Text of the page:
October 16, 2002 One of only a few guys to pitch over 100 innings in a season and not get a win. Great claim to fame.
October 16, 2002 There's an old newsreel of the 1962 Mets' ticker tape parade, and Bob is prominently featured. He is riding in a convertible with Gus Bell and a third Met (I think it was Al Jackson, I'm not sure). When you go winless for one of the worst teams of all time, we fans need to appreciate as many positive things as we can, no matter how trivial they are!
December 17, 2002 I heard from someone that Moorehead effectively ended his pitching career after he got so unhappy after a particularly bad Mets loss that he punched a wall with his pitching hand and broke it. So much for the notion that the Casey Stengel Mets were a fun team to be around.
February 15, 2005 I believe Bob was the first Met to throw a knuckle ball although it was not his regular pitch. No other knuckleball pitchers came along on the Mets until Dennis Springer decades later, and (if you want to count him) Todd Zeile pitching in a blowout game.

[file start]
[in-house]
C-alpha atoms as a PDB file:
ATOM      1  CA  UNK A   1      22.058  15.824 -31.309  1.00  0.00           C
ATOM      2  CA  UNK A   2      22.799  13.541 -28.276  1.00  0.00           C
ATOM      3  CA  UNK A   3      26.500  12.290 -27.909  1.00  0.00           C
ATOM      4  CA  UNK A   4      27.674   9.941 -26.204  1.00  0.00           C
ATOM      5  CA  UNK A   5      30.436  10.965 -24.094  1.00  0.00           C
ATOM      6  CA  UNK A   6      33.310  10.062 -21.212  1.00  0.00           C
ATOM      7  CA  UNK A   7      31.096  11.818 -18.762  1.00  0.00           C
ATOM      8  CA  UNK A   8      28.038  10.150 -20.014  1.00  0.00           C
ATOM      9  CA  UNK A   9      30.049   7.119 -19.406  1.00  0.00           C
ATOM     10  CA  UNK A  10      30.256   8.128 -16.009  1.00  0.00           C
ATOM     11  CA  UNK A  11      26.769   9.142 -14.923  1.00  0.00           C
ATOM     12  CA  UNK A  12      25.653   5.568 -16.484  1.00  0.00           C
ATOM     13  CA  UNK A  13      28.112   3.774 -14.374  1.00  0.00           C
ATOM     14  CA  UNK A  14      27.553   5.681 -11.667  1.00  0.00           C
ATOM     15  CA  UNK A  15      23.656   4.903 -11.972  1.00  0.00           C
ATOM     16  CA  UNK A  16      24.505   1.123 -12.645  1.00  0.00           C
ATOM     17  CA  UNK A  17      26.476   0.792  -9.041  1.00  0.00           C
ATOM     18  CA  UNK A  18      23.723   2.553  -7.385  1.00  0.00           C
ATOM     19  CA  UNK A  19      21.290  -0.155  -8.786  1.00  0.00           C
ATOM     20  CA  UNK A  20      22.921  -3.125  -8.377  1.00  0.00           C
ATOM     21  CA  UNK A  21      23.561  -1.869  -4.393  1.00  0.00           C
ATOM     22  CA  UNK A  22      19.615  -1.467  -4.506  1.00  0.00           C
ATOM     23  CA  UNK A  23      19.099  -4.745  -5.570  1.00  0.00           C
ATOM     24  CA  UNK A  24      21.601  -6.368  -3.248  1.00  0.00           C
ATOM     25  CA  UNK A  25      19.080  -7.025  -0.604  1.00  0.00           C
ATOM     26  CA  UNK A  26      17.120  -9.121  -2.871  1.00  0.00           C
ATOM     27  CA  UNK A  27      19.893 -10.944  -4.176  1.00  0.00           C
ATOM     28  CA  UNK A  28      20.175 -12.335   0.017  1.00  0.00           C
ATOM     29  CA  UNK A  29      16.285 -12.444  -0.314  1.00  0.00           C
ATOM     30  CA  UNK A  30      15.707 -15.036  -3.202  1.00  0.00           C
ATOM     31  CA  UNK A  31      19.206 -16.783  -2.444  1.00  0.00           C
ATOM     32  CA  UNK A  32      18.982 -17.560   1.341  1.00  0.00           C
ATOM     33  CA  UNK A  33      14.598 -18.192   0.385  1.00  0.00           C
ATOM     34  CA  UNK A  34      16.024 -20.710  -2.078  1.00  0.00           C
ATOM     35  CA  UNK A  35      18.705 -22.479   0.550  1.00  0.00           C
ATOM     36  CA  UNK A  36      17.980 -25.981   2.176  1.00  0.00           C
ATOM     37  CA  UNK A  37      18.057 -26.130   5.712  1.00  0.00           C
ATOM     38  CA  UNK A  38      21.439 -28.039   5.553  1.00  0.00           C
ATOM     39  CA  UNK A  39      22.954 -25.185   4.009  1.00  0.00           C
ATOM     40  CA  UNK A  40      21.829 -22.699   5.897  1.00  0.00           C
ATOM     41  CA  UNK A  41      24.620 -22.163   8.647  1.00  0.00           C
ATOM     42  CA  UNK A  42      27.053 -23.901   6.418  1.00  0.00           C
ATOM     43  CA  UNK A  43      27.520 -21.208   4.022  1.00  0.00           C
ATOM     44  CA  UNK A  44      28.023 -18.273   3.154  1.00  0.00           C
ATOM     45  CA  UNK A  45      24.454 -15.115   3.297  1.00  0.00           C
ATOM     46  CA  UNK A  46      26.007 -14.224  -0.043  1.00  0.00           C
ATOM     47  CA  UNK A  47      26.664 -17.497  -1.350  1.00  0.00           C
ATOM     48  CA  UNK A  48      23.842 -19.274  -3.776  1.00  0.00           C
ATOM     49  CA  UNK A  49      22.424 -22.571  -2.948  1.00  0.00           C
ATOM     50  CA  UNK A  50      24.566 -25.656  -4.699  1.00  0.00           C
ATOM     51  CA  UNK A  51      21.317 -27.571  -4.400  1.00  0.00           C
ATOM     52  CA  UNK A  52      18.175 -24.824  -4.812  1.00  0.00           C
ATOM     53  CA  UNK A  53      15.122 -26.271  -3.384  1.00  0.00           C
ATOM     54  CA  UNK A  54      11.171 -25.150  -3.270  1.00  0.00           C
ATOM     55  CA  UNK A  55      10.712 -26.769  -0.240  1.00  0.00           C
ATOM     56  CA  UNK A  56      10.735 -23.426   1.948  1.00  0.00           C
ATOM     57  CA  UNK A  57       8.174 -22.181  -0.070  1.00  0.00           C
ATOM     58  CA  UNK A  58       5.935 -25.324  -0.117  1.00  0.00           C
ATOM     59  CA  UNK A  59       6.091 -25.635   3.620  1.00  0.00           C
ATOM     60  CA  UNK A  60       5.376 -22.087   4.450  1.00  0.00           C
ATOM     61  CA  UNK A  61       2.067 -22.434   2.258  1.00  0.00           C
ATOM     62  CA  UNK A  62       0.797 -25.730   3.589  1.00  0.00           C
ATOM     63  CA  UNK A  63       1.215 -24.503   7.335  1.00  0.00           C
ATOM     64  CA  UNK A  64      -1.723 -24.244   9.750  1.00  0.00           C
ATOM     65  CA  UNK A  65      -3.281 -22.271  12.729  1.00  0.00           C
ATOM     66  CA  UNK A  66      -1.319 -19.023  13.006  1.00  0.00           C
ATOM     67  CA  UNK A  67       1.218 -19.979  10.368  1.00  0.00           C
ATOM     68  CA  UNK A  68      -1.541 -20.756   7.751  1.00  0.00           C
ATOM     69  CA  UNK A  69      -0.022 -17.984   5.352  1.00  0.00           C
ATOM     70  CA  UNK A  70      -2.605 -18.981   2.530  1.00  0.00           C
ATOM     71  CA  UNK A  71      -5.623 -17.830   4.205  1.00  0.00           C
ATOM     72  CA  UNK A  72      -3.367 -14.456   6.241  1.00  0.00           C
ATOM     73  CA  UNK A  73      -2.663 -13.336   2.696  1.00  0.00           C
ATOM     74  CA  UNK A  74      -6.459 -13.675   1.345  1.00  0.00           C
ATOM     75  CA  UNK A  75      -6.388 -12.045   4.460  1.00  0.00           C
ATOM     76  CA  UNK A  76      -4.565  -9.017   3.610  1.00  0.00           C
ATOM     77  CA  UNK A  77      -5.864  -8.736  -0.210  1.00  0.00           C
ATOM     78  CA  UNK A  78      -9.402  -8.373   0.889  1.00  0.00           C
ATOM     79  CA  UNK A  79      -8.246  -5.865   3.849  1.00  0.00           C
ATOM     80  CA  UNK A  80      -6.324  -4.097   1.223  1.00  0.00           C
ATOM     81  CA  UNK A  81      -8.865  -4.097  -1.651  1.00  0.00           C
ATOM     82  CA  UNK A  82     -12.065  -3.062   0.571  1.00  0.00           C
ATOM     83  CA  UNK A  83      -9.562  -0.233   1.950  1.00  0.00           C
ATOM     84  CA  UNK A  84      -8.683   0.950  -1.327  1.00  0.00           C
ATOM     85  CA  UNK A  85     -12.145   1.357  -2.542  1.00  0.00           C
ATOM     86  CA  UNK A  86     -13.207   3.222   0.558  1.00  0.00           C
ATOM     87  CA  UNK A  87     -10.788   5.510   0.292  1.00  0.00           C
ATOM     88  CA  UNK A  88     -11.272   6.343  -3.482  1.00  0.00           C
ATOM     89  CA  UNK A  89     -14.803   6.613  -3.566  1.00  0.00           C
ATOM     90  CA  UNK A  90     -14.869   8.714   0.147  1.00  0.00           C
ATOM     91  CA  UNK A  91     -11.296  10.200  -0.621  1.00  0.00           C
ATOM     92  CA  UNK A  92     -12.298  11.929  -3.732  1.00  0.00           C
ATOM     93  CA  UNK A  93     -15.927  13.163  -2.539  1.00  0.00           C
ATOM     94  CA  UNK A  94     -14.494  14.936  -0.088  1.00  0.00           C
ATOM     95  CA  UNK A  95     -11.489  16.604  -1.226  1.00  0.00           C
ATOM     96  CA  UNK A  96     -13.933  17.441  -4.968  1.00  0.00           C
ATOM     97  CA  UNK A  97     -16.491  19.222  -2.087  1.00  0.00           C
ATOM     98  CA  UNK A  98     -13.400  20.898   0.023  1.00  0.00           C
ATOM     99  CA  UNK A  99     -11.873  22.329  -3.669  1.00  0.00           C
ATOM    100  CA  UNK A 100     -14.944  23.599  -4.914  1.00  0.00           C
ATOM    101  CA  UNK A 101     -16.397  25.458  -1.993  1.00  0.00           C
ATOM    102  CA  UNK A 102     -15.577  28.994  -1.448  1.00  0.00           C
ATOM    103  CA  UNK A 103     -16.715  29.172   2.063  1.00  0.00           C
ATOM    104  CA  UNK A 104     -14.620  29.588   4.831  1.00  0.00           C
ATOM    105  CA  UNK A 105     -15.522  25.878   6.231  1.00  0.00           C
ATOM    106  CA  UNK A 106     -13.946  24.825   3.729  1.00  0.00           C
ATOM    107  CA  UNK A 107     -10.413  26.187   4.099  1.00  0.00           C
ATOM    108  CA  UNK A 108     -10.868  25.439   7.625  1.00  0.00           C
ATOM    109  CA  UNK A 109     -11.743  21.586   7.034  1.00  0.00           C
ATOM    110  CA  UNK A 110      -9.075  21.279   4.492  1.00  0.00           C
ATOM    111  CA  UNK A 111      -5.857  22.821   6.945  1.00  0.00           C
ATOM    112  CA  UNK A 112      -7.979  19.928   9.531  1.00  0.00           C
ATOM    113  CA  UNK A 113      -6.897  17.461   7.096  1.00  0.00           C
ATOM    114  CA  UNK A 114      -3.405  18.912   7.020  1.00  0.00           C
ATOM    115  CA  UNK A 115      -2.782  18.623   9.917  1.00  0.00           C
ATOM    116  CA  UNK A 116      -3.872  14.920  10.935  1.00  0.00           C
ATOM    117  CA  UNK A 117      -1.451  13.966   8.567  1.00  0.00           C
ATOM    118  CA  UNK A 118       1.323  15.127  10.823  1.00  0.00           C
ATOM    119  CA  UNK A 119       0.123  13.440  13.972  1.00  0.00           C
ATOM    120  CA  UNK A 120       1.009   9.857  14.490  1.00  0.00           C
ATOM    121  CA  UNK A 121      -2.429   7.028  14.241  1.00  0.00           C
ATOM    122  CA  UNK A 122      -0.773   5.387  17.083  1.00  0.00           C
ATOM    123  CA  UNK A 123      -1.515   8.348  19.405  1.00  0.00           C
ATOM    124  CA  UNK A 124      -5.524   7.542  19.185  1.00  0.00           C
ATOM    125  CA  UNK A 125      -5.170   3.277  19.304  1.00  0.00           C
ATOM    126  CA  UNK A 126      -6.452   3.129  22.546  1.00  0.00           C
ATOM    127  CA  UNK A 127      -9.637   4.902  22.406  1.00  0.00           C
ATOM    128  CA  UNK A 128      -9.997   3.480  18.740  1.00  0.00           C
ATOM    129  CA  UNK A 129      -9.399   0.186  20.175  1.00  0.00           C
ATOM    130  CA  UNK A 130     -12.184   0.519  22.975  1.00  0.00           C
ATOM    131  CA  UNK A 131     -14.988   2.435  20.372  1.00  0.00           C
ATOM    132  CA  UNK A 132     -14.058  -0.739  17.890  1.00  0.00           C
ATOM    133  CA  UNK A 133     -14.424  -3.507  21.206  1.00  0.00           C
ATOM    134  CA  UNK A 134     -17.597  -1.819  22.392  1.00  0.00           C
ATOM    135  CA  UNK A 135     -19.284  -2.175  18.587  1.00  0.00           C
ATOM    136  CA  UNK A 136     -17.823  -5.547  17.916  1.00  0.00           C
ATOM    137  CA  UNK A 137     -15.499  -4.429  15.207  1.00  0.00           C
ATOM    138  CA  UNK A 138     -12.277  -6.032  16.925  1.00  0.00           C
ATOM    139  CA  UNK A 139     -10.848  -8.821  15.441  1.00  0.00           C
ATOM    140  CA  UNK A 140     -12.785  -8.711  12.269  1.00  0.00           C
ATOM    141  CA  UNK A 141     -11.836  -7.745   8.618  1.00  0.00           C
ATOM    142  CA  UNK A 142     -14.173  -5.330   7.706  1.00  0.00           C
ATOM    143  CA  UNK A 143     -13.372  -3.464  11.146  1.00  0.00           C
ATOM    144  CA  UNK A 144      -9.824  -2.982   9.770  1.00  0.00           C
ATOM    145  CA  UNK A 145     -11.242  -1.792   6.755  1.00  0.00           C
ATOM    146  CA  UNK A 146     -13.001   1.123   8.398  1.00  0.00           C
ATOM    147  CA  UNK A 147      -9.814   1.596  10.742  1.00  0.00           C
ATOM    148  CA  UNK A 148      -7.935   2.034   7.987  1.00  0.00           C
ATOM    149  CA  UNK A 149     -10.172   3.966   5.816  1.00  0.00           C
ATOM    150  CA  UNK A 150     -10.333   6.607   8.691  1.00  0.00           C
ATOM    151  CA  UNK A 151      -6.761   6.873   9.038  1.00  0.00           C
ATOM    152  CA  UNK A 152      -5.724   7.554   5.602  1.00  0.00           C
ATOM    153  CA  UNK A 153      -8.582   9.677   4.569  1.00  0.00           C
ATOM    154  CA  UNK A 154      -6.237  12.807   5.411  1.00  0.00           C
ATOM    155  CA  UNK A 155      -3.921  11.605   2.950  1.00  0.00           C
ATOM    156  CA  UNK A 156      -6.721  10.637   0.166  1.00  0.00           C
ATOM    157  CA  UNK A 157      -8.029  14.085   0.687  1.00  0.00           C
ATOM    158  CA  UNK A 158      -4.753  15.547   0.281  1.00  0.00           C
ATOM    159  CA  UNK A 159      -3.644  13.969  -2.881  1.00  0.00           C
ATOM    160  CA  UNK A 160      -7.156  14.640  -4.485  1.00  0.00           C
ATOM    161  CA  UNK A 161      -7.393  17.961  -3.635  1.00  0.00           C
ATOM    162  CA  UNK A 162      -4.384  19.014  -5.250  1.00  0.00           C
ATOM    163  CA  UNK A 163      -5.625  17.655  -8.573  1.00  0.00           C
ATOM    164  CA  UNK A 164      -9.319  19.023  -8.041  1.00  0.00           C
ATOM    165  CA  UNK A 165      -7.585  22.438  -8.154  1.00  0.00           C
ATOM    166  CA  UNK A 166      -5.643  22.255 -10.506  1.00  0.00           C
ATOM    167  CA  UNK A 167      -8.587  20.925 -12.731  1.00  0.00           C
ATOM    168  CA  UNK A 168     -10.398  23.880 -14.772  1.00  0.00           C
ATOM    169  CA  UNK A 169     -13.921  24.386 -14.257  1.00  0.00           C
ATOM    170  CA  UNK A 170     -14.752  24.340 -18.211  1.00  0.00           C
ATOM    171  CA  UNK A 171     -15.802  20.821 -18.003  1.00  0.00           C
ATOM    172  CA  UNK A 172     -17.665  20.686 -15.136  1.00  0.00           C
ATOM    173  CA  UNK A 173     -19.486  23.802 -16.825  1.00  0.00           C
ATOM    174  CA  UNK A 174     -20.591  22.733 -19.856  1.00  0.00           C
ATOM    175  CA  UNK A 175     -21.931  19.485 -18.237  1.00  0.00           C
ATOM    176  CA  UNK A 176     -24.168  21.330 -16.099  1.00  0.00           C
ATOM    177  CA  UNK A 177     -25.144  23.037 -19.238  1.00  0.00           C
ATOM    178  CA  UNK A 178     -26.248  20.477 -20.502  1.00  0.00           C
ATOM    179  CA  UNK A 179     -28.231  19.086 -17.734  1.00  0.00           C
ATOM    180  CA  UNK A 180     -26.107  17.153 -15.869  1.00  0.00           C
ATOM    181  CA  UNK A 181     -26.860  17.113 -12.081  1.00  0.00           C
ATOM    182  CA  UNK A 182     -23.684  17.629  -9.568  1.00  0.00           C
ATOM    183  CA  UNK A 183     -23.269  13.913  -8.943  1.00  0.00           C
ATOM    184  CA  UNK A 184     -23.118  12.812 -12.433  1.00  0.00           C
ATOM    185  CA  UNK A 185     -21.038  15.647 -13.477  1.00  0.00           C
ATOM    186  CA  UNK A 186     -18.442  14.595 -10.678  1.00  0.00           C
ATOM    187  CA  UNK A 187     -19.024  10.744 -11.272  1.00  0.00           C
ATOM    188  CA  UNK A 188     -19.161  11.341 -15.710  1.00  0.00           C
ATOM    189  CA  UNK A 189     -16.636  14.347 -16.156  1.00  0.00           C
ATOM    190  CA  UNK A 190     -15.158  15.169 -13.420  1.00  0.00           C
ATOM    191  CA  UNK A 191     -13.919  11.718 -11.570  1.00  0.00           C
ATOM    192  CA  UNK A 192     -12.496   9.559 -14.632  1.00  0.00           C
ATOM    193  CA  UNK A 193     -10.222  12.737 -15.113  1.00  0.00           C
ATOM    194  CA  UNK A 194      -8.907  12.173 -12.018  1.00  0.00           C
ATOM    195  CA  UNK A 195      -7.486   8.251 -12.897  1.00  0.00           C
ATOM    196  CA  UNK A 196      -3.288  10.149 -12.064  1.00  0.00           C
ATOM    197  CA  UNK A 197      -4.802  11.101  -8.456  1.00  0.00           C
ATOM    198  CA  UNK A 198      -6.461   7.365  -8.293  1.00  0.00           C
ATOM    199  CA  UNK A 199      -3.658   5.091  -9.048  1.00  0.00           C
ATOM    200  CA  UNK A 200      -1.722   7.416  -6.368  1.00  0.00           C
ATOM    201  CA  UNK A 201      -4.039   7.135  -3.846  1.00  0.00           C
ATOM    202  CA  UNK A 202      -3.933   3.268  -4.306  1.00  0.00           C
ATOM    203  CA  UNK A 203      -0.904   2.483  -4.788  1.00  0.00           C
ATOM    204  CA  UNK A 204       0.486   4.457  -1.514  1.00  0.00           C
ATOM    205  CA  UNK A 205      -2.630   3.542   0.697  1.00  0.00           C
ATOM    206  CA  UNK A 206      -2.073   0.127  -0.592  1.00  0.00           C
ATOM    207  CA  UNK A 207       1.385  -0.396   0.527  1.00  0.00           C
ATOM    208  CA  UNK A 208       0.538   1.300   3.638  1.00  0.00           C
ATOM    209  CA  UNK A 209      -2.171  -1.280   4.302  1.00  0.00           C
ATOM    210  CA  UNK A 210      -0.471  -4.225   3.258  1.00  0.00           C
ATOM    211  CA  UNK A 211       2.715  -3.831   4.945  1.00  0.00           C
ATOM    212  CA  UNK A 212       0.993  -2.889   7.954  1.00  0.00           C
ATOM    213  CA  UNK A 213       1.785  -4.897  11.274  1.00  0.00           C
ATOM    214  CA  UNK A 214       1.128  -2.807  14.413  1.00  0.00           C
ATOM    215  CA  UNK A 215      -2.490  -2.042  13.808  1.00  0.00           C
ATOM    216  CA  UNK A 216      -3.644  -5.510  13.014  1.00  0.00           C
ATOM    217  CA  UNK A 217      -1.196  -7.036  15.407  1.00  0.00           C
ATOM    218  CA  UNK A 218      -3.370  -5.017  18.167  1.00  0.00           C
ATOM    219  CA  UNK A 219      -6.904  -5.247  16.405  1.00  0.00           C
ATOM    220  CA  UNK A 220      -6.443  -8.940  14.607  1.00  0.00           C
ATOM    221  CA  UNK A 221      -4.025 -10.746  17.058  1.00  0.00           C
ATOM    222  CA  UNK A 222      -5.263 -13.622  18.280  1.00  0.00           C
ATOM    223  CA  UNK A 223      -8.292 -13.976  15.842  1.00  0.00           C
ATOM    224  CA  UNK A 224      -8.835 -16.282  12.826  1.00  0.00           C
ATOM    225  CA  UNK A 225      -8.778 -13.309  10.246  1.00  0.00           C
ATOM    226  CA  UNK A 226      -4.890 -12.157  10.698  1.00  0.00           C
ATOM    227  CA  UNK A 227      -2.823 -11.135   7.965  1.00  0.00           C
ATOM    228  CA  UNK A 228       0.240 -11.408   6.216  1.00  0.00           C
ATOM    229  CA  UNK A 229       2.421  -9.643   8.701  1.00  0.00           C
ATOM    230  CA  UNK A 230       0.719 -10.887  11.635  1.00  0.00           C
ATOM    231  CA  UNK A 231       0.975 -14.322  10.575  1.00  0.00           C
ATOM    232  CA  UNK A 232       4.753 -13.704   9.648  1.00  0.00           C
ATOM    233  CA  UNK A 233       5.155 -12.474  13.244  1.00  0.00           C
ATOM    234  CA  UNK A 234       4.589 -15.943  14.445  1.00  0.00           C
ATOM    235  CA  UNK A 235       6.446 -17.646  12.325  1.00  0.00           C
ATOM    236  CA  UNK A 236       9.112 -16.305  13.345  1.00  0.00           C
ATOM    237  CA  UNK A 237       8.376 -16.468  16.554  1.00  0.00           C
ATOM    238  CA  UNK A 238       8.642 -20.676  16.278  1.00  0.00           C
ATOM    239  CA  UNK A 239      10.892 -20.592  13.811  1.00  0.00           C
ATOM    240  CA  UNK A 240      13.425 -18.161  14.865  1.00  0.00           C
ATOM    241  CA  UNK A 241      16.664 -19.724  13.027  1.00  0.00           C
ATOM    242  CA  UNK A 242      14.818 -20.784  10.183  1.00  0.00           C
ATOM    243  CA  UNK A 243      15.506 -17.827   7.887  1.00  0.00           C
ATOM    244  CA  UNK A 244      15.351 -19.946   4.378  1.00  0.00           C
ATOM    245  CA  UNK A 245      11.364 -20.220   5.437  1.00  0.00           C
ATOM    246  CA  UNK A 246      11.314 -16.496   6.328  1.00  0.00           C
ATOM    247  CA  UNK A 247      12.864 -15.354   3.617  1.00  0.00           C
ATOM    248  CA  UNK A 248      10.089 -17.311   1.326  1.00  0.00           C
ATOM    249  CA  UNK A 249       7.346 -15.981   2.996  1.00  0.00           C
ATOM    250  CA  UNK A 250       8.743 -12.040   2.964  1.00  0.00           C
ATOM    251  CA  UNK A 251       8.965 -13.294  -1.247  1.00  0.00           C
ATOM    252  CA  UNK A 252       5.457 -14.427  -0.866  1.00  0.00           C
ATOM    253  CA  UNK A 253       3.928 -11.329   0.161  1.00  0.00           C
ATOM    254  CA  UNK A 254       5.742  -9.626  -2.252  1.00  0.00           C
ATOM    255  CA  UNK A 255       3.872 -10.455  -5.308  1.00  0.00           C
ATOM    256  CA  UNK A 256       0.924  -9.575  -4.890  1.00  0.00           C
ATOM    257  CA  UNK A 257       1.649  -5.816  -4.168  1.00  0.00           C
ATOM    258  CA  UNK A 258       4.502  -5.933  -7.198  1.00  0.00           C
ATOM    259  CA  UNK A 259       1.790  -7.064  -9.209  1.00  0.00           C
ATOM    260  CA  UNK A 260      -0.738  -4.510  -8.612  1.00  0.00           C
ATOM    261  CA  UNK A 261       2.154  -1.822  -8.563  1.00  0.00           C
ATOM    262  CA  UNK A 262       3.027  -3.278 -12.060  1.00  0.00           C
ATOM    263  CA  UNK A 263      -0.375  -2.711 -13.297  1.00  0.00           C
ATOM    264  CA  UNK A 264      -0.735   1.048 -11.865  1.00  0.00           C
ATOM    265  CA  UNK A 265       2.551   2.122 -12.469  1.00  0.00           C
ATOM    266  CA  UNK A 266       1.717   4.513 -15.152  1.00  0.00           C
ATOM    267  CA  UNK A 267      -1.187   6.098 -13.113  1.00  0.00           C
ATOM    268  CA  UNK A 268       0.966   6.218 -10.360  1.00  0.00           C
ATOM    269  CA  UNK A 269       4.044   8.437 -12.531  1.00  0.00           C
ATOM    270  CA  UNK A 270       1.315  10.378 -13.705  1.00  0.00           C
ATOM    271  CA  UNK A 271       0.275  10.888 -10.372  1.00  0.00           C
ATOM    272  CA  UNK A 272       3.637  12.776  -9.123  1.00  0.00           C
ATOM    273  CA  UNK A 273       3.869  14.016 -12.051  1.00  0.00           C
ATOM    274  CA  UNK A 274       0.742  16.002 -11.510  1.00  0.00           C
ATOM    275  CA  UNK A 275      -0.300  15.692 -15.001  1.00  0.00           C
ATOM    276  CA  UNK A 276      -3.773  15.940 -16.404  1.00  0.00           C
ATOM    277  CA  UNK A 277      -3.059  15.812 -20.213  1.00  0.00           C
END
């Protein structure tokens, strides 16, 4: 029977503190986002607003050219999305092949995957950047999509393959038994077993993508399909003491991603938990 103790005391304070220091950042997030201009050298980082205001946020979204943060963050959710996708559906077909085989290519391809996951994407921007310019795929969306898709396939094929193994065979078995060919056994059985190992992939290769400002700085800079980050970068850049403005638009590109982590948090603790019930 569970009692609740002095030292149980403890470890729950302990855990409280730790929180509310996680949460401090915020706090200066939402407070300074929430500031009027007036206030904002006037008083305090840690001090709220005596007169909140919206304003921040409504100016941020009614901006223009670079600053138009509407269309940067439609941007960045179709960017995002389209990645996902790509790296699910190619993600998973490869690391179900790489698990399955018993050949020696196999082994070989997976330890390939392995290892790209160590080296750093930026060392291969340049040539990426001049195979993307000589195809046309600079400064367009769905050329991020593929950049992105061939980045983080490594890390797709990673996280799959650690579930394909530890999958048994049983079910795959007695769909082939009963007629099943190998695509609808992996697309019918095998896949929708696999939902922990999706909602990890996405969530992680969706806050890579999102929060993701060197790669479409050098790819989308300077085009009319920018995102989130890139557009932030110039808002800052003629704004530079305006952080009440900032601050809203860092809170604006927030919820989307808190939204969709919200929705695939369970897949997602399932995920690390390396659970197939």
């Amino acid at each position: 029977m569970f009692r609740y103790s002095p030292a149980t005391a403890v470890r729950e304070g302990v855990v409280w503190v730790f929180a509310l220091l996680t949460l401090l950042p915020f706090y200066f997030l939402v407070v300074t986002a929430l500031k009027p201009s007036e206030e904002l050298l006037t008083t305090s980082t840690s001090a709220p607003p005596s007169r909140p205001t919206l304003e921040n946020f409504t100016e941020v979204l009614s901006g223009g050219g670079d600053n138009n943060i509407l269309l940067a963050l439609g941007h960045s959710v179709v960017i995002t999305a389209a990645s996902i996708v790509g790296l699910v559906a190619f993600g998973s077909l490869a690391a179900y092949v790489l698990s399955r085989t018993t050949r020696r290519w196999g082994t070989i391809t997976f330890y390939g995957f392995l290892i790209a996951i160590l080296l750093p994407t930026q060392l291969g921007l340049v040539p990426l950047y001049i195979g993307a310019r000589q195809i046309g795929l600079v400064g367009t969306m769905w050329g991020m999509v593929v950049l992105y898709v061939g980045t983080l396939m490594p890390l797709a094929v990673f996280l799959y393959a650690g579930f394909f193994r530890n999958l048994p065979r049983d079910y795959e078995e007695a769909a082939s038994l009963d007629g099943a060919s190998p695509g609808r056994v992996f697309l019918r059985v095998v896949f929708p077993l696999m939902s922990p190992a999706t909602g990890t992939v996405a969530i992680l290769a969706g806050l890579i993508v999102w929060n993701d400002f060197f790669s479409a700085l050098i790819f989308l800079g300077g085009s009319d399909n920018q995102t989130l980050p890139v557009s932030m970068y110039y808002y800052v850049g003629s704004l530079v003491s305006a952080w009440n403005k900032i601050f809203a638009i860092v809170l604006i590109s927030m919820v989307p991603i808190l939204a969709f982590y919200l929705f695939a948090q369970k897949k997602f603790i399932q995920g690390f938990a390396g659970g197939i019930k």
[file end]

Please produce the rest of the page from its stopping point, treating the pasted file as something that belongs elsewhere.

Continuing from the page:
November 17, 2005 How's this for trivia? Bob Moorhead appeared on one baseball card, an extremely rare 1962 Topps card (#593) that showed five rookie pitchers (Topps' first rookie cards). Four of the five--Moorhead, Craig Anderson, Jack Hamilton, and Jack Lamabe--pitched for the Mets at one time or another. The fifth guy was Bob Veale, a very fine pitcher for the Pirates. Since Moorhead is so obscure, I hope somebody sees this posting!
October 1, 2006 Bob went to Lemoyne High School in Pa. My brother was one of his classmates. Bob would always walk around the hallways of the school squeezing a rubber ball saying that he hoped his hand would get even stronger so he could play in the majors. He seemed like a real good guy. We are proud that he got his start here in Lemoyne. After baseball he ended up working for a trucking company in the Lemoyne area.